Vladimir Nabokov

NABOKV-L post 0008710, Tue, 7 Oct 2003 08:53:01 -0700

Fw: pynchon-l-digest V2 #3589 PALE FIRE
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From: "pynchon-l-digest" <owner-pynchon-l-digest@waste.org>
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Sent: Monday, October 06, 2003 9:48 PM
Subject: pynchon-l-digest V2 #3589

> pynchon-l-digest Monday, October 6 2003 Volume 02 : Number
> Date: Mon, 6 Oct 2003 15:52:48 -0400
> From: "Jasper Fidget" <fakename@verizon.net>
> Subject: NP - MIT OpenCourseware
> Free Learnin!
> http://ocw.mit.edu/index.html
> Date: Mon, 6 Oct 2003 20:14:48 EDT
> From: Prsamsa@aol.com
> Subject: Some general comments on PF.
> - --part1_11.19ea8139.2cb35f78_boundary
> Content-Type: text/plain; charset="US-ASCII"
> Content-Transfer-Encoding: 7bit
> At the risk of too much sound and fury,
> I'd like to say: PF is an explosion of the novel form. Pynchon
> would tire of the conventional narrative novel before he'd
> written his first one, and maybe VN helped? Could we guess
> that Nabokov had seen what some students had done on papers to
> butcher the principles of "New Criticism", as put forth by the leading
> poetry scholars of the time--Ransom, Brooks, Jarrell, Robert Penn
> Warren, and the Vanderbilt crowd of the "Fugitive" mag, etc.--
> and decided, I'll have an insane person, beset by demons and
> pretty much clinical paranoia, decipher a pretty straight-forward poem.
> Of course it pricks academia itself (as TP does in his fictional scholarly
> articles in fictional journals) and that may be something to get on later.
> Nabokov had published poetry before leaving Russia, and wrote in Russian
> for decades before learning English and mastering the novel form
> in that language. More than in his prose, there's still a touch
> of the dictionary about his poetry; no free-verser he, why not write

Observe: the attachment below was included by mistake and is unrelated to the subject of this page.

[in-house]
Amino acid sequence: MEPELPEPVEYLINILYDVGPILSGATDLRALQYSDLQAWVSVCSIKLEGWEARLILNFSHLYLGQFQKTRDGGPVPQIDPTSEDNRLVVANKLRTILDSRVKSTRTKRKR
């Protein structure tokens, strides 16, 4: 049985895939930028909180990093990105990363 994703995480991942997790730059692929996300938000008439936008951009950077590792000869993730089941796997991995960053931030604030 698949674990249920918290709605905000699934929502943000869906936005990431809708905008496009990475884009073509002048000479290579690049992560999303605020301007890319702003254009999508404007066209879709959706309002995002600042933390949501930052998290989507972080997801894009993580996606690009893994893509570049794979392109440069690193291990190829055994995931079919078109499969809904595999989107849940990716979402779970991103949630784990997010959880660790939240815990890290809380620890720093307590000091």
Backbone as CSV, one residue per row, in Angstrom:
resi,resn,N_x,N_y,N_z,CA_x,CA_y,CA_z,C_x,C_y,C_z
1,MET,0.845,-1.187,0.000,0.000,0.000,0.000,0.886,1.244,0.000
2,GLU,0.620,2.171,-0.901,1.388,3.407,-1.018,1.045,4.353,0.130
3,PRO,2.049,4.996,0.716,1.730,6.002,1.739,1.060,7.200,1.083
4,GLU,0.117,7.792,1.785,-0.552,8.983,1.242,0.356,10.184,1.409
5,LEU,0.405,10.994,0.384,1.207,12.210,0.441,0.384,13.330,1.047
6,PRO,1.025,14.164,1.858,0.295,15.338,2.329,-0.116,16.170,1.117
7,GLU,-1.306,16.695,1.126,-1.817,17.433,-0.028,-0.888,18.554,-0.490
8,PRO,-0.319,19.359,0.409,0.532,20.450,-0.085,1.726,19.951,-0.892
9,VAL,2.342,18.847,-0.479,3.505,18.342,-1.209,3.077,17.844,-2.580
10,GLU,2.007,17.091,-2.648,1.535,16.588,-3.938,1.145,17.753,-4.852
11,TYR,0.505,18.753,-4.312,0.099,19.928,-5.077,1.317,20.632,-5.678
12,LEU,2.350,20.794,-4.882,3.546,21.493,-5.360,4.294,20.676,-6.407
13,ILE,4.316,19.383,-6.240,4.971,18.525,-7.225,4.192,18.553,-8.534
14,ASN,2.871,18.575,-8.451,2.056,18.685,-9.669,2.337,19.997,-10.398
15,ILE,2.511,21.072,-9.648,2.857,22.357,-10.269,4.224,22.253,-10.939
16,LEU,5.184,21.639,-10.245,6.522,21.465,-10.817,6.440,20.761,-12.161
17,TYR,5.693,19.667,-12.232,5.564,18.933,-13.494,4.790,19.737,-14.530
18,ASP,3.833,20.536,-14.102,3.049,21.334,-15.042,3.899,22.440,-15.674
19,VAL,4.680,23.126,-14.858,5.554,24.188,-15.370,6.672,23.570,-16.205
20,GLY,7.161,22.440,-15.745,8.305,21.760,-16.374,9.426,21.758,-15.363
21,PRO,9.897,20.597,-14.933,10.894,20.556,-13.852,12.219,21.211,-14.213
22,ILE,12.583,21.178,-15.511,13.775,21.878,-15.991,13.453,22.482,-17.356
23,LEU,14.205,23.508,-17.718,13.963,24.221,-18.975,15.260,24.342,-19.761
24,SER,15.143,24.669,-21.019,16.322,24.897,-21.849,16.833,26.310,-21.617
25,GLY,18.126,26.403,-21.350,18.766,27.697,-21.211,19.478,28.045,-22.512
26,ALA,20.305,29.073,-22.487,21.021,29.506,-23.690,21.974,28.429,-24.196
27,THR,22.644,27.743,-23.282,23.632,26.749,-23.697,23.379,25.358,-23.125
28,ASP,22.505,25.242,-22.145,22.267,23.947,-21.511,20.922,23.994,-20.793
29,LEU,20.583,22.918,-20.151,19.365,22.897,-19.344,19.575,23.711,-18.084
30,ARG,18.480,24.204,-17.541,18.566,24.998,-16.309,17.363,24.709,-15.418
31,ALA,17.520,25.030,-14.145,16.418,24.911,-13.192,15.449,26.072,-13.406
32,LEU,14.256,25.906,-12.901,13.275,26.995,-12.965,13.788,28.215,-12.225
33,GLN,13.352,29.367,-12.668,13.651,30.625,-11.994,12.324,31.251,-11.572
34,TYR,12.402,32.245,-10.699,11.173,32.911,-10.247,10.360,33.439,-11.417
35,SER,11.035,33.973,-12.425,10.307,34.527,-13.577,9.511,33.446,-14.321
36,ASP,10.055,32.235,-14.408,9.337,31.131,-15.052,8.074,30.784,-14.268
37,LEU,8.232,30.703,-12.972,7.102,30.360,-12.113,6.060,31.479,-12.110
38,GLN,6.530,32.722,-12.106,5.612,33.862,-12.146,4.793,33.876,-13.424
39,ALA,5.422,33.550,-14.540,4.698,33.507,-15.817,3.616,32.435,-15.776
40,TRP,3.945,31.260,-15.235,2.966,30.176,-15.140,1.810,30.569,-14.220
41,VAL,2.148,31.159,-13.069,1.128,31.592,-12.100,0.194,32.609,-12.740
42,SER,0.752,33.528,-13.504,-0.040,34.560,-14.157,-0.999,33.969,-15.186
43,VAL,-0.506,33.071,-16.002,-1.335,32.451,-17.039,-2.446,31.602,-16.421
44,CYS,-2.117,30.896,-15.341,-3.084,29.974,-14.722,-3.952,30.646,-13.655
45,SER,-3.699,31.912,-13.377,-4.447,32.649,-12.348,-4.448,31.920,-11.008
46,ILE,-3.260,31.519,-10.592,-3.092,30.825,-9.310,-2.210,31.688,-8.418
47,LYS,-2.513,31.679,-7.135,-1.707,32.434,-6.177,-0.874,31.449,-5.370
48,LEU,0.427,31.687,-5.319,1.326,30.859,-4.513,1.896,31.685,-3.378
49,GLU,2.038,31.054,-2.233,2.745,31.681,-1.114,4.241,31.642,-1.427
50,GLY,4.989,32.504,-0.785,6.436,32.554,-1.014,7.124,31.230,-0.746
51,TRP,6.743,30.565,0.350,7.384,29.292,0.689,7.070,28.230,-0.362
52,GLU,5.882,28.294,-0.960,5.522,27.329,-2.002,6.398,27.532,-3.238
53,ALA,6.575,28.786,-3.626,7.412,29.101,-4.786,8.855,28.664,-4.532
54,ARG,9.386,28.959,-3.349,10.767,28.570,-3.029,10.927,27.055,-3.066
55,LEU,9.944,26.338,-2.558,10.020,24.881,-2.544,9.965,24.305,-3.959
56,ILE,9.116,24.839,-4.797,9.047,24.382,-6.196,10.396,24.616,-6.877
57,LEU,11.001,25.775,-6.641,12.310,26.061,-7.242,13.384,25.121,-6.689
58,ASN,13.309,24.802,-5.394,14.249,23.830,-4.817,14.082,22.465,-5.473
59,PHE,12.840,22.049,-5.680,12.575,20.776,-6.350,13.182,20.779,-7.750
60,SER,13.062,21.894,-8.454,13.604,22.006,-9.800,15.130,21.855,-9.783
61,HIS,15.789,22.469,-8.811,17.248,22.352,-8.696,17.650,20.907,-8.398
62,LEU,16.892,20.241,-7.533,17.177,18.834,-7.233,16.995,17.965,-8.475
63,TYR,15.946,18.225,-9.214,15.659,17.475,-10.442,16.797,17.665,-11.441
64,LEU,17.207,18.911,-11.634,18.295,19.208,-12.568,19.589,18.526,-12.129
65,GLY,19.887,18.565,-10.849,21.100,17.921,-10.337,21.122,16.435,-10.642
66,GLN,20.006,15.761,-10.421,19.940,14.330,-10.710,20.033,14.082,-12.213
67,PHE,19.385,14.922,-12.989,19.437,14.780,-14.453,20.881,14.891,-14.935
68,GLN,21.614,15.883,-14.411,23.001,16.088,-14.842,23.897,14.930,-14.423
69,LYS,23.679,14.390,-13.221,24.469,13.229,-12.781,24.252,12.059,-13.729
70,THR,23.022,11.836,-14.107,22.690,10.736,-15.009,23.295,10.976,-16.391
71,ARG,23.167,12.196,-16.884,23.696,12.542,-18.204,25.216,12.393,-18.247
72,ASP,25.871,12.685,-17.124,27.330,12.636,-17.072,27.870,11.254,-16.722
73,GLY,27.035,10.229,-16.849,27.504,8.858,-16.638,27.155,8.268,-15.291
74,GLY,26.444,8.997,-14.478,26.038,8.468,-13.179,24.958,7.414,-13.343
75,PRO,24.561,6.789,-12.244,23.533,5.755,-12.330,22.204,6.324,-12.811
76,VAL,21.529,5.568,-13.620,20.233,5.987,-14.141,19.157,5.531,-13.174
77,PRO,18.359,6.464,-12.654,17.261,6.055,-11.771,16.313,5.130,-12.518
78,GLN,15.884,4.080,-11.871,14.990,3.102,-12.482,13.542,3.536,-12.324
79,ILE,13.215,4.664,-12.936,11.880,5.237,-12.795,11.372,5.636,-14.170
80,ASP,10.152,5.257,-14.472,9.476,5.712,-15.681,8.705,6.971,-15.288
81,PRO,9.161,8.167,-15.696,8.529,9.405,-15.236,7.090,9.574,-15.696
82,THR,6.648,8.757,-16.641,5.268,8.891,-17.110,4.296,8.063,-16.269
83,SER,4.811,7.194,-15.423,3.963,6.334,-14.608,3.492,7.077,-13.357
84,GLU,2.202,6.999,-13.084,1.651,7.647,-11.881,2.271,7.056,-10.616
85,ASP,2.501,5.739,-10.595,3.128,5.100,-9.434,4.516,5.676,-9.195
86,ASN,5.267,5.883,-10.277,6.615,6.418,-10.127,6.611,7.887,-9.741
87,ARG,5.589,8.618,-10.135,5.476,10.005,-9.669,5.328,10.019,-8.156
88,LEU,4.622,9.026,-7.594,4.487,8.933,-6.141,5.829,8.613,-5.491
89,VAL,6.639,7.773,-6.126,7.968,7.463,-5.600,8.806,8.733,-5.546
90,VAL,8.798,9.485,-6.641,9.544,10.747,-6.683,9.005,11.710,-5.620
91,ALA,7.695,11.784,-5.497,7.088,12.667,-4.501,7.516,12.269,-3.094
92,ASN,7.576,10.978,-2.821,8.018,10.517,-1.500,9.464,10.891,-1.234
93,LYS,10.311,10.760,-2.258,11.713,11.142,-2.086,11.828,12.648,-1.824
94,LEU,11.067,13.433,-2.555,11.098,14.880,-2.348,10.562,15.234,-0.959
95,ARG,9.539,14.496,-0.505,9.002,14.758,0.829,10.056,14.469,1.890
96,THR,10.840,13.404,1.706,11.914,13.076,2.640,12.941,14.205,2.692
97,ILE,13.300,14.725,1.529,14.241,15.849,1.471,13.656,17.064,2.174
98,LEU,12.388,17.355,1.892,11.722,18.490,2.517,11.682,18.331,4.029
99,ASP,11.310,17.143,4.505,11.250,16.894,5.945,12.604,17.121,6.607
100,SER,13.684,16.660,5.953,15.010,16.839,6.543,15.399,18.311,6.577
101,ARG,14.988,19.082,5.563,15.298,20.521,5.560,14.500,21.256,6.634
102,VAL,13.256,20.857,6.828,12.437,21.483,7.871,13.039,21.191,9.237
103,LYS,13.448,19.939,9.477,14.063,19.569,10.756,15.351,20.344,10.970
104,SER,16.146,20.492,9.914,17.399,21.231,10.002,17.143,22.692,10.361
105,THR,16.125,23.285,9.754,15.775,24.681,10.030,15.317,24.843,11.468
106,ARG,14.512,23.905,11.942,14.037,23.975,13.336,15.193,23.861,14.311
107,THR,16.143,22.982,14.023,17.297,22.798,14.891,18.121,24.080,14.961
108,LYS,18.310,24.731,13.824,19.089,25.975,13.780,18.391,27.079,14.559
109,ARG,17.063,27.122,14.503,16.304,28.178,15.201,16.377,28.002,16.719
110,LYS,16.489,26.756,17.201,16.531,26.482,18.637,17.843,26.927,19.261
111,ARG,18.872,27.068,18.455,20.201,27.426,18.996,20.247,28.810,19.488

> if you won't observe most of the traditions of verse? --again that seems
> outside the purpose of this short post.
> Just a note too, that "Speak Memory", is a good resource on VN's life
> and he is much less astringent on the current Soviet government than
> one might expect, but WAS uprooted (1919) and thrust into survival-mode
> as
> a certain character in PF was-- so he would stretch and exaggerate and
> bend tales he probably heard from expatriate Russians in Paris and New
> and that could account for the genesis of the fictional king of Zembla.
> Which ReZembles the USSR not in the least, but does resemble the
> overripe monarchies that WWII finally toppled, (Bulgaria,
> Albania?), (could it be that similar countries attract and yet use
> letters,
> so--
> A for Z?) -- and that TP parodies a fictional country/monarch
> with the Giant Adenoid dreams that PPrentice is compelled to have for
> the govt-in-exile in London.
> Have there been any posts on what happened to kings of Bulgaria,
> Albania, etc? In Greece during the late 1940's, there was lots of
> back and forth between several parties, the Resistance had been
> mainly socialist, so once the 1950's swung into McCarthyite
> fury, I believe the US did an about-face and left the commies holding
> lots of metal hard-ons with no vaseline, so to speak....supplying
> the other side, it was soon, bend over for our former buddies
> who'd fought the Nazi's--Greece, love it or leave it, huh?
> from the hip, some, correct me if I'm far off. But write me just because,
> or comment, too--
> best at gongonzo@msn.com
> because I have 480 pieces of mail in my mailbox right now and no way
> of distinguishing p-posts from personal without eyestrain, and you
> guygurls'es
> must be superhuman at reading posts if you get through them all.
> Perry Sams,
> "Samsa."
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